Vinescapes’ Director Joel Jorgensen and Vinescapes’ associate Peter Hayes contribute to this article published in July 2022 Vineyard Magazine
Is this year’s potential yield already set – no matter how good conditions are during the growing season? One of the major components of yield is bud fertility and this is highly influenced by sunlight and temperature during formation in the previous growing season. Jo Cowderoy asks the experts how understanding bud fruitfulness can steer management practices to maximise quality and yield.
Like many perennial plants, grapevine bud formation is a two-year process. Buds are initiated on the shoots in the first season, and these then produce shoots, and hopefully flowers, the next. Berries are a result of fruit set after flowering, so the number of flowers, or inflorescences, is key to vineyard crop yield. The bud, known as a compound bud, forms in the leaf axils. The cells within the bud can develop into a tendril or inflorescence, in a process known as tissue differentiation and this is influenced by factors such as temperature and light, as well as availability of nutrients. There are three ‘buds’ within the compound bud – primary, secondary, and tertiary – but the primary and secondary are considered fruitful.
Crop yield is a factor of flower number, berry number and berry size – but most importantly bud fruitfulness and this is already determined before the season gets underway. “Bud fruitfulness is a measure of the underlying cropping potential of the vineyard. In the absence of reasonable fruitfulness, all the other components contributing to yield amount to very little impact,” explained Peter Hayes, Australia-based Viticulturist and Global Wine Industry Strategist, who has advised many UK vineyards over the years. “It’s generally considered that fruitfulness, that is the number of fruitful buds, contributes around 60% to variation in the final yield, with berry number 30% and berry size approximately 10%.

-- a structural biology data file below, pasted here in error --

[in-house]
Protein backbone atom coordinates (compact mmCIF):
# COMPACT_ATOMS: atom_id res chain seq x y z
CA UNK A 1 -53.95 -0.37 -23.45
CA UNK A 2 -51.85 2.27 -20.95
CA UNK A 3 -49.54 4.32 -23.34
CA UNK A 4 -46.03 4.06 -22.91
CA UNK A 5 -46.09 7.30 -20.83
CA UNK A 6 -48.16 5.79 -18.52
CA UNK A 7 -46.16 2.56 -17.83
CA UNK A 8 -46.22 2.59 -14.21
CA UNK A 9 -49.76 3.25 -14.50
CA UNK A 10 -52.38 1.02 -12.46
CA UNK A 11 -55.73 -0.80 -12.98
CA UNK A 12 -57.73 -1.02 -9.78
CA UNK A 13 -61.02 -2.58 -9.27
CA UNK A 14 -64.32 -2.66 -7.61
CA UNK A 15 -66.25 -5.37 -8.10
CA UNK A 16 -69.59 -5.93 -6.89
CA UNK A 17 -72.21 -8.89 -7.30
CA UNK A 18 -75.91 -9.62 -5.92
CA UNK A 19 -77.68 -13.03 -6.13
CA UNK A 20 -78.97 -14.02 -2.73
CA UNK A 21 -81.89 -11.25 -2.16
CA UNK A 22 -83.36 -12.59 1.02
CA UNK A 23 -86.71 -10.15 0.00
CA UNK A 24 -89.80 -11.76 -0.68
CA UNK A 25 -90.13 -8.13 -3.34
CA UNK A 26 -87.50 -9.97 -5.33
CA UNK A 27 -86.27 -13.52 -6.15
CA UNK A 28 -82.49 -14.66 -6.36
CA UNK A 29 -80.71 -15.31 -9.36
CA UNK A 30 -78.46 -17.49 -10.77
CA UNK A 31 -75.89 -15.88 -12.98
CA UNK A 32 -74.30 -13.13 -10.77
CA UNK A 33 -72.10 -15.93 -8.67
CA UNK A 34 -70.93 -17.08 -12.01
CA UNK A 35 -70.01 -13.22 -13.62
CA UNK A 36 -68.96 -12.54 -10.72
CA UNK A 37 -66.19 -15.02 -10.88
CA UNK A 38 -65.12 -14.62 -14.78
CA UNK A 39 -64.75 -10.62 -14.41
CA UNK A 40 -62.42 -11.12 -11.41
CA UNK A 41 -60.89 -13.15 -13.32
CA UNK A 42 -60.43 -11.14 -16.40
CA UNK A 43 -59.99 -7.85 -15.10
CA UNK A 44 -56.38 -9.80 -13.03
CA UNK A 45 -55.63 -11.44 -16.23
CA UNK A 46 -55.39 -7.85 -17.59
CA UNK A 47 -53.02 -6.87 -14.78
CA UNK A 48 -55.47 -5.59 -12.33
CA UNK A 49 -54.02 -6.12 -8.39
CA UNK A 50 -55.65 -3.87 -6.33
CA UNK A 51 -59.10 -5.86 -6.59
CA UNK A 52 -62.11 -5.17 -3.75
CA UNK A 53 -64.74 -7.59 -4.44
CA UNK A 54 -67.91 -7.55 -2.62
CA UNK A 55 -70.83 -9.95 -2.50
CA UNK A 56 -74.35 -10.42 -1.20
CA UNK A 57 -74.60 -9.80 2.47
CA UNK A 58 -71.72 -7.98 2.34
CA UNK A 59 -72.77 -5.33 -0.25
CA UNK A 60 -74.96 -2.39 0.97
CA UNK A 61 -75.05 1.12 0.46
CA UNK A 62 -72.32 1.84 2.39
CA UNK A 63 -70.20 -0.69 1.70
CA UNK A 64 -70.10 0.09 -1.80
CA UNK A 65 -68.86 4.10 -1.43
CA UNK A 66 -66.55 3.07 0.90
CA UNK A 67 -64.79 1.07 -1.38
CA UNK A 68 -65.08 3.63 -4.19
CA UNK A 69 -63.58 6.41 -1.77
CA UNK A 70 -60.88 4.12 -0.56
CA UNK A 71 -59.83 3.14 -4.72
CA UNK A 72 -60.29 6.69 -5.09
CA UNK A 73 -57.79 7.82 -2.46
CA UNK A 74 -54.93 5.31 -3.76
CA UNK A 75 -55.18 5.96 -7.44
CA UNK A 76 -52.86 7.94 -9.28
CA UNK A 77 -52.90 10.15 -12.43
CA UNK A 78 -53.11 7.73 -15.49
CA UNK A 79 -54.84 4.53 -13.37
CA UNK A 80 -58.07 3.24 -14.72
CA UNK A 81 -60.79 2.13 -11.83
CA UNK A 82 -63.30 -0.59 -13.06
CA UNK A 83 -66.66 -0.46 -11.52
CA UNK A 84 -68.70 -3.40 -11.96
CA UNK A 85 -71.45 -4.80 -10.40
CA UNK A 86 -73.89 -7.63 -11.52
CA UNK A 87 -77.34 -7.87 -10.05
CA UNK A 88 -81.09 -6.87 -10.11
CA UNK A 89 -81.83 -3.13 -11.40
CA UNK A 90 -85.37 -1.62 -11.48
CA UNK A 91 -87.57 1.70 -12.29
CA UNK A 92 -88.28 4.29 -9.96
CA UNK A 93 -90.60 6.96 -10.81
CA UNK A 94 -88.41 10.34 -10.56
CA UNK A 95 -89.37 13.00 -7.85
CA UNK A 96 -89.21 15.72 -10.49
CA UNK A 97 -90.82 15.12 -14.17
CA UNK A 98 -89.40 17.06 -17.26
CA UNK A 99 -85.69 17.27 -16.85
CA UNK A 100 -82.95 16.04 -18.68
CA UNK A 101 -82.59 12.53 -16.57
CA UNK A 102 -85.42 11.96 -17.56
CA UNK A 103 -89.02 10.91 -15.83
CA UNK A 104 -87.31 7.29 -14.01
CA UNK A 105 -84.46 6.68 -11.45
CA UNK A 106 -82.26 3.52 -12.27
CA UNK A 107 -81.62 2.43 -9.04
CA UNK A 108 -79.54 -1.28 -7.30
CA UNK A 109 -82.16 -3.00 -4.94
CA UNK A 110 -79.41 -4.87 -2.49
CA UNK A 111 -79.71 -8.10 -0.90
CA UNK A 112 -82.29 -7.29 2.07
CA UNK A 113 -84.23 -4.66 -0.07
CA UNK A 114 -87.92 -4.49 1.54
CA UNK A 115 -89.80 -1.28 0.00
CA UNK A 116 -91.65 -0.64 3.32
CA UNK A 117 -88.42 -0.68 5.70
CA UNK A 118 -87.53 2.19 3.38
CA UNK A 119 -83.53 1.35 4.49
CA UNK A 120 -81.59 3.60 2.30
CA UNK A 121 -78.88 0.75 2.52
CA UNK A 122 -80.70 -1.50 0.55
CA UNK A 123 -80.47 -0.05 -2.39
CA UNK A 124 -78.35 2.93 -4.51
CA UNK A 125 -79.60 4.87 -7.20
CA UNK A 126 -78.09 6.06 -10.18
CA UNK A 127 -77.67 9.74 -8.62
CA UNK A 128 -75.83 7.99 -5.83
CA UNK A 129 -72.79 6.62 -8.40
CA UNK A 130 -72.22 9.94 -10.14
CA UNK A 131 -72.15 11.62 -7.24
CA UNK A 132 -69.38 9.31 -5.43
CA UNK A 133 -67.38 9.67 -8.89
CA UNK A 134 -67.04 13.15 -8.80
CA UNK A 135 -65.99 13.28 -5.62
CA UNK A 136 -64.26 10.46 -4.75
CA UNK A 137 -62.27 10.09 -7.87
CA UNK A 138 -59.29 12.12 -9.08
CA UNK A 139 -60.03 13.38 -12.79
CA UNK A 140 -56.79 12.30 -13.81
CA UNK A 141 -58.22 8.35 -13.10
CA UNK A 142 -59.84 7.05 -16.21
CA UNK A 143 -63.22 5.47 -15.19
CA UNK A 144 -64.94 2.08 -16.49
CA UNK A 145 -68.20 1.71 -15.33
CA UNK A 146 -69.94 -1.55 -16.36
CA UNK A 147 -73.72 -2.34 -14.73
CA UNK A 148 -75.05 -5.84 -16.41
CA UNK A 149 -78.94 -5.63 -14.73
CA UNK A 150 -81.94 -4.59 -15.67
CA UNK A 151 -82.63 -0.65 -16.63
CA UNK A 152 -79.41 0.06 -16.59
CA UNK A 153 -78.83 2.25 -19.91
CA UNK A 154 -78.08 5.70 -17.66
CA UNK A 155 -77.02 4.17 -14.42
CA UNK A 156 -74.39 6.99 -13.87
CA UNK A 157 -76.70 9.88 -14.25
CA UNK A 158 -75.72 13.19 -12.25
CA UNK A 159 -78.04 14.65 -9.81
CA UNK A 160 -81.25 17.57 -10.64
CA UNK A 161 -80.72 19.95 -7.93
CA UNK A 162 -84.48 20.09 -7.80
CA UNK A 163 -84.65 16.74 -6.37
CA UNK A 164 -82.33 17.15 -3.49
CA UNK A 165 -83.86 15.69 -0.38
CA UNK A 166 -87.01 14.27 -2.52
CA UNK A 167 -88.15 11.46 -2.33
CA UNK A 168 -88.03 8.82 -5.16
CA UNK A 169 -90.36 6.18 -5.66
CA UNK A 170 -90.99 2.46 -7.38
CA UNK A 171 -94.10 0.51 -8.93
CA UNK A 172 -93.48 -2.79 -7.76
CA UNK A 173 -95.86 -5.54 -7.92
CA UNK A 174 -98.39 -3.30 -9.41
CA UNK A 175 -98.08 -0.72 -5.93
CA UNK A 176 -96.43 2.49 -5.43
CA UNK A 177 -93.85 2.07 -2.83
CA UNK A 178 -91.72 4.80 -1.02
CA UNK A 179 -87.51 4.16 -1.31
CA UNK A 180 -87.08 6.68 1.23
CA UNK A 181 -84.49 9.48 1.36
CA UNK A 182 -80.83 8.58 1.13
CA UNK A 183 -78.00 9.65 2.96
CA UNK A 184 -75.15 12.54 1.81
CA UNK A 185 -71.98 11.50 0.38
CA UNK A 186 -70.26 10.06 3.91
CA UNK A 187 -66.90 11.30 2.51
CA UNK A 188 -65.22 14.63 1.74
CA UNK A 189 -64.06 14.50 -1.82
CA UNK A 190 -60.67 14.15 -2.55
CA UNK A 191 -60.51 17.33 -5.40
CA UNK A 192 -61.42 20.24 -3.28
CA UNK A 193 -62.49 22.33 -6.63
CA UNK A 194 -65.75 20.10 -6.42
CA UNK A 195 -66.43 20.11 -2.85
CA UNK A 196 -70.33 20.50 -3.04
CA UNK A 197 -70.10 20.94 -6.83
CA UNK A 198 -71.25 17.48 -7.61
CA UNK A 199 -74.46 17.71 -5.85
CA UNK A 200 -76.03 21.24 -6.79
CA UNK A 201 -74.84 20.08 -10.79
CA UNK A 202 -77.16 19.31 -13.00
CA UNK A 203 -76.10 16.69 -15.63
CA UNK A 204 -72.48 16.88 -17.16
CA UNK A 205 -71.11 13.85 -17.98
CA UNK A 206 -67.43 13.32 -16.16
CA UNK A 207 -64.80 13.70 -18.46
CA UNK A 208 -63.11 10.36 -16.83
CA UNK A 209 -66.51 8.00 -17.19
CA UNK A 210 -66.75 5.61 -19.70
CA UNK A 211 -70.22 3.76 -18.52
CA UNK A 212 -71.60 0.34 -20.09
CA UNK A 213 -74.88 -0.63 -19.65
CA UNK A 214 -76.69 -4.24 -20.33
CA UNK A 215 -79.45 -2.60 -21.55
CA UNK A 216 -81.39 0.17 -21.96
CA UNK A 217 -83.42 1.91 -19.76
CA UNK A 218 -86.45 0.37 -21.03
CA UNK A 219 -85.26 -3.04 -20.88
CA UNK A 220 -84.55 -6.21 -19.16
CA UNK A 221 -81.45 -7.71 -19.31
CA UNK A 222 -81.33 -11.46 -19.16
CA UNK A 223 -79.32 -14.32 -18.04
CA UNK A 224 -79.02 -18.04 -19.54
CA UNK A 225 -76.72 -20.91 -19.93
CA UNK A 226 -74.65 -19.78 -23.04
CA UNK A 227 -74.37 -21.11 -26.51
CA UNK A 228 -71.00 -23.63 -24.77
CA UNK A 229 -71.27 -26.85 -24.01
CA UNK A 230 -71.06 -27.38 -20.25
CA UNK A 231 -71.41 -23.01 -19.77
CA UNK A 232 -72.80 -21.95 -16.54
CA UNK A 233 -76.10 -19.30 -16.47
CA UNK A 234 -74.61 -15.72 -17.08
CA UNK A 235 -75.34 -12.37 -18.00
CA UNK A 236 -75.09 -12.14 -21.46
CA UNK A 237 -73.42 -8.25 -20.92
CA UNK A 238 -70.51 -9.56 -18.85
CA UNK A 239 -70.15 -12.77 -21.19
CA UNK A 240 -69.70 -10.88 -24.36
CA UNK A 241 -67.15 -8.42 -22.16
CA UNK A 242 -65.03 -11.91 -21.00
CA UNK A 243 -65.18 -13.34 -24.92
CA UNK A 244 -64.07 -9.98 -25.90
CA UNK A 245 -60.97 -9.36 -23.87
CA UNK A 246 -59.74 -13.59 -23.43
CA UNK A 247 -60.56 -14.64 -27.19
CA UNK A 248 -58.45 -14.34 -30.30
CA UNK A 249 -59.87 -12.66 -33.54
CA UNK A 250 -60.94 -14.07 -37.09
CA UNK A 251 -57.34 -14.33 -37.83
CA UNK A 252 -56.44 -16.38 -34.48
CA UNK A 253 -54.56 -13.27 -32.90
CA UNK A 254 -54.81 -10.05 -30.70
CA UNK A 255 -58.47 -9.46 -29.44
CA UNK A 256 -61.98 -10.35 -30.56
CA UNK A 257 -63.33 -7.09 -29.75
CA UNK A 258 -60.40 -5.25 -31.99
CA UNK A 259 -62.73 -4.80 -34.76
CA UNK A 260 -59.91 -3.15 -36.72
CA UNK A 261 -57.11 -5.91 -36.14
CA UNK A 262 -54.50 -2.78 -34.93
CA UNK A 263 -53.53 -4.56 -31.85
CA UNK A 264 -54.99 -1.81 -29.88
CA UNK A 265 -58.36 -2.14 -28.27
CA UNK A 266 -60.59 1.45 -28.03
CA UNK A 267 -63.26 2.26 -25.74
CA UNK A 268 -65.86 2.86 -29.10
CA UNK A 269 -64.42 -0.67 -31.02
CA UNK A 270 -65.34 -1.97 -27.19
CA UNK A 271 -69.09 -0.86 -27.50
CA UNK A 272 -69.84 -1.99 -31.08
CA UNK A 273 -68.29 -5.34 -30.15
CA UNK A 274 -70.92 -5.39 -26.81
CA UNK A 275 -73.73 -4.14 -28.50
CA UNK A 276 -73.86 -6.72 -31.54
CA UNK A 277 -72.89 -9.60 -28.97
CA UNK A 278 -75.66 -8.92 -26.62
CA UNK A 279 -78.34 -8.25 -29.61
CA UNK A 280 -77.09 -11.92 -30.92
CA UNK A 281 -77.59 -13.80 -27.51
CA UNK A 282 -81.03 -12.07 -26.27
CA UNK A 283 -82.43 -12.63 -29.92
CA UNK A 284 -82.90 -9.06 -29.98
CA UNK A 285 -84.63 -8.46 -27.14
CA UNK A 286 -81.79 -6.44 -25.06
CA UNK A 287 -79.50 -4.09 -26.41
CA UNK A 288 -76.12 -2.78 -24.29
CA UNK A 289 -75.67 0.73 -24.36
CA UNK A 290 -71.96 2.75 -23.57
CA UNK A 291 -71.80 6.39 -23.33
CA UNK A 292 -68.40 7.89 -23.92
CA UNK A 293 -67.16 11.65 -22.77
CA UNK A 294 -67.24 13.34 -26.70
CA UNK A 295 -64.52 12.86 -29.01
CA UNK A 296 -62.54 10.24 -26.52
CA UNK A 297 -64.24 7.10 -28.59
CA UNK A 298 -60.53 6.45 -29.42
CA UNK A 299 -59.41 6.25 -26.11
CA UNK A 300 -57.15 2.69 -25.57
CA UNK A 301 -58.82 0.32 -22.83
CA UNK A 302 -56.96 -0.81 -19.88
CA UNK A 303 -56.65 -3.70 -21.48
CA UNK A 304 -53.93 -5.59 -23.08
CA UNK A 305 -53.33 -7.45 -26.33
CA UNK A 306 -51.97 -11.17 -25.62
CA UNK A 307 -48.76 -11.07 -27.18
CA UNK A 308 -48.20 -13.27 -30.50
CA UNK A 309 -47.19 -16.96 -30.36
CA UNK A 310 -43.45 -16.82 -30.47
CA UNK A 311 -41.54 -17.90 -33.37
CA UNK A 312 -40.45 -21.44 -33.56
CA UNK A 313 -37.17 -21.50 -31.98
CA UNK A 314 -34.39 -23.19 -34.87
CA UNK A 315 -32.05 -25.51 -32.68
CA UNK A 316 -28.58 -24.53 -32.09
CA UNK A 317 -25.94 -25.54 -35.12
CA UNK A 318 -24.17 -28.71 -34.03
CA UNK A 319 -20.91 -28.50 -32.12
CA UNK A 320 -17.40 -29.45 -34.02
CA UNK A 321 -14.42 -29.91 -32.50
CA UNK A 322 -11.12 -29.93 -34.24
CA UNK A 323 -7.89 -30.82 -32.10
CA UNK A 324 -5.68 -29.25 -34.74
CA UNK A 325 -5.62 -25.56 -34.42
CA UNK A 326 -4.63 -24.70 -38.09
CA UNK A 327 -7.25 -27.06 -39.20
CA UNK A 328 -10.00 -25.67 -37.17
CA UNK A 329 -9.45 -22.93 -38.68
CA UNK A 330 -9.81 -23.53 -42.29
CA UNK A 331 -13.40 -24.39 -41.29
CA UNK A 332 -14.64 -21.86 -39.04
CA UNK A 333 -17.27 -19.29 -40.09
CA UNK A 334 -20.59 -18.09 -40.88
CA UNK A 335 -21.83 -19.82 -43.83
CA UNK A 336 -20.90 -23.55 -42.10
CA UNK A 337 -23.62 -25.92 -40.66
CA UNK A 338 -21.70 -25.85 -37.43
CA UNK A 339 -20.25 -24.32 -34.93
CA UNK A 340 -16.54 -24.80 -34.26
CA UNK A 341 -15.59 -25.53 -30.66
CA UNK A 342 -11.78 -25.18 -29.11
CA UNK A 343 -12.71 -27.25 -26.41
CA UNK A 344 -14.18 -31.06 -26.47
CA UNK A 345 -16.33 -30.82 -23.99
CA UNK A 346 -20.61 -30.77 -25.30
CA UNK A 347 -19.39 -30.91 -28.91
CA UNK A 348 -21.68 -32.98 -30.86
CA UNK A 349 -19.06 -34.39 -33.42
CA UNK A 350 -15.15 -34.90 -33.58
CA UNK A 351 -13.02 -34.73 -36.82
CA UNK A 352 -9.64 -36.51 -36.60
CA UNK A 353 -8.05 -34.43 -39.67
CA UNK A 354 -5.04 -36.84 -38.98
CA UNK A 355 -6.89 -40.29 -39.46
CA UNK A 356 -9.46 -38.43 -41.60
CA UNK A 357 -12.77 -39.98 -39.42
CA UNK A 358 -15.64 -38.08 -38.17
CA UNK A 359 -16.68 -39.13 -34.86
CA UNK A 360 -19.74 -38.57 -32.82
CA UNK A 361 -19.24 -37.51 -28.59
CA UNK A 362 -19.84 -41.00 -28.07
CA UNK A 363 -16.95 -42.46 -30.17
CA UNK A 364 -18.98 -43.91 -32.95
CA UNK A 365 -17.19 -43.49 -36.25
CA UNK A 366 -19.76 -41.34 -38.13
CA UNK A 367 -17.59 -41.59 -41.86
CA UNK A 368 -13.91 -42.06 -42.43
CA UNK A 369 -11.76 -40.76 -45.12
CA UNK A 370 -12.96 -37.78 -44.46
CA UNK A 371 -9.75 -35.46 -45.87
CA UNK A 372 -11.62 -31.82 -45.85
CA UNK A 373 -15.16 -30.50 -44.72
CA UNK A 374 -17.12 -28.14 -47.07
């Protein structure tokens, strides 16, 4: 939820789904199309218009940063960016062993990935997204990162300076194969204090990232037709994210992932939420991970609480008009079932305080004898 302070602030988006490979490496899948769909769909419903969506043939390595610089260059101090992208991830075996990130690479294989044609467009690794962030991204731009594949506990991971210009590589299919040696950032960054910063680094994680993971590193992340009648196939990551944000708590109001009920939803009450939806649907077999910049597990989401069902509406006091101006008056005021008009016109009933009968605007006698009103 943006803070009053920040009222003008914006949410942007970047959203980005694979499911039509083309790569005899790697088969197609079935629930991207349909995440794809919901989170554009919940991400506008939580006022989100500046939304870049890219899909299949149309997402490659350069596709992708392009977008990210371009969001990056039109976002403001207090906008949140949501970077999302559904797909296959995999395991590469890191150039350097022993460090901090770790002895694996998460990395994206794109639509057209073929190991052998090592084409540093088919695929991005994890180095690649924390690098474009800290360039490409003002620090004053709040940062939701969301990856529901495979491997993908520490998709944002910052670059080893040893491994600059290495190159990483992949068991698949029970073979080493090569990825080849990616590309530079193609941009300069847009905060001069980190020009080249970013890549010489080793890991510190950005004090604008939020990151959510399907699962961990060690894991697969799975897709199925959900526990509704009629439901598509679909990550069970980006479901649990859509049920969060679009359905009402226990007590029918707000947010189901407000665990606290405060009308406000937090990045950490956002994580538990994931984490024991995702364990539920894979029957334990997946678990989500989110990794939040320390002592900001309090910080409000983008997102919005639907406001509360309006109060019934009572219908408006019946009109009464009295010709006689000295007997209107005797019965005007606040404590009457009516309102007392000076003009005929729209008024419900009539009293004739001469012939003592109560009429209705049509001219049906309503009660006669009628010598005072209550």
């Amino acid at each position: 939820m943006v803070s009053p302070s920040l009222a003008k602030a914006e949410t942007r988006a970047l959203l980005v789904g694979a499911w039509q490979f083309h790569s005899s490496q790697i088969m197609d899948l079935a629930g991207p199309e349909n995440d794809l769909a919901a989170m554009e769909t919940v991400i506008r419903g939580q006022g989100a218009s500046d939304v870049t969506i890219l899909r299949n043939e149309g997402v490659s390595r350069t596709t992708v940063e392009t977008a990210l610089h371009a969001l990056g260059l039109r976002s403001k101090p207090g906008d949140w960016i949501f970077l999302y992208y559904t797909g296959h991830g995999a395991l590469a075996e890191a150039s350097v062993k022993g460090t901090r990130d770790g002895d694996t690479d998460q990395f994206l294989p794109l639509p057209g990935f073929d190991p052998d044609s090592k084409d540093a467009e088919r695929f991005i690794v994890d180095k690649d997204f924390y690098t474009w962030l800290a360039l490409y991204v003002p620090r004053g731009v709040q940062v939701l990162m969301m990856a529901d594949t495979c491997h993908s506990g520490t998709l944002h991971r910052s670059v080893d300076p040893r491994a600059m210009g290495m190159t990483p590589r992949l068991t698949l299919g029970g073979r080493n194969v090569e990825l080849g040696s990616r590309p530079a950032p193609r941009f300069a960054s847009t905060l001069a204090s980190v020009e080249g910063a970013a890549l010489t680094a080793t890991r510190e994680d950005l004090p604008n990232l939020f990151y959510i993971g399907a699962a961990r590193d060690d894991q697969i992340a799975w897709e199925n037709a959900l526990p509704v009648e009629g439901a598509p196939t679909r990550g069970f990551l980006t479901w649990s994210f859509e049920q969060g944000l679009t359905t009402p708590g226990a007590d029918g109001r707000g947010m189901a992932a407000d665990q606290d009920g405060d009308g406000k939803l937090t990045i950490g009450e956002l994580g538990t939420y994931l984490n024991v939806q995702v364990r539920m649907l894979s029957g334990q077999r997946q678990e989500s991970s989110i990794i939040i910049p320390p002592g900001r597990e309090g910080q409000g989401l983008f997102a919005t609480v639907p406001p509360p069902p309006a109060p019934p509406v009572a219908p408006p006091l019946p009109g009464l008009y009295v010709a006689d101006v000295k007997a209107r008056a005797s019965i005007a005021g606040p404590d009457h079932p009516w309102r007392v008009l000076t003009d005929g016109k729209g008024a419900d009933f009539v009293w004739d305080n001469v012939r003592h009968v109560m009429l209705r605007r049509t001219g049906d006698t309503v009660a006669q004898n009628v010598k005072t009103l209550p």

“Understanding fruitfulness and how it can vary season to season is important for growers,” explained Joel Jorgensen, viticulturist, and Managing Director at Vinescapes. “If the previous season was cool or if the renewal zone was shaded, then bud fruitfulness is likely to be low – so already potential yields are restricted before the season starts,” he added.
“In the case of low fruitfulness, achieving good crop yields is extremely difficult as the only way to then target good crops is to retain more shoots thus leading to poor canopy attributes such as shoot crowding and elevated disease risk,” commented Peter.
“Poor fruitfulness, even with good fruit-set conditions shall often leave the vine ‘under-cropped’ and likely to express considerable vigour in the absence of an adequate crop load; this can lead to further canopy shading, excessively long internodes, and continuing problems in generating good crop potential,” he added.
One way of assessing bud fruitfulness is by dissection of the dormant bud to reveal its potential number of clusters. “Provided that there is a number of years of data and the bud dissections are conducted properly, an assessment of bud fruitfulness, also known as bud fertility, will allow growers to see if bunch numbers and yield are likely to be higher or lower than normal,” explained Dr Greg Dunn, Head of Wine at Plumpton College, a leading expert on yield and its components as this was his area of research when Associate Professor at the University of Melbourne, Australia. “Also, it can tell you which buds along the cane are less fertile and, hence, whether you may be able to get away with the cheaper option of spur-pruning without too much yield loss. Bud dissections will also allow you to detect bud eating mites and primary bud necrosis – a physiological disorder that can reduce grapevine yields.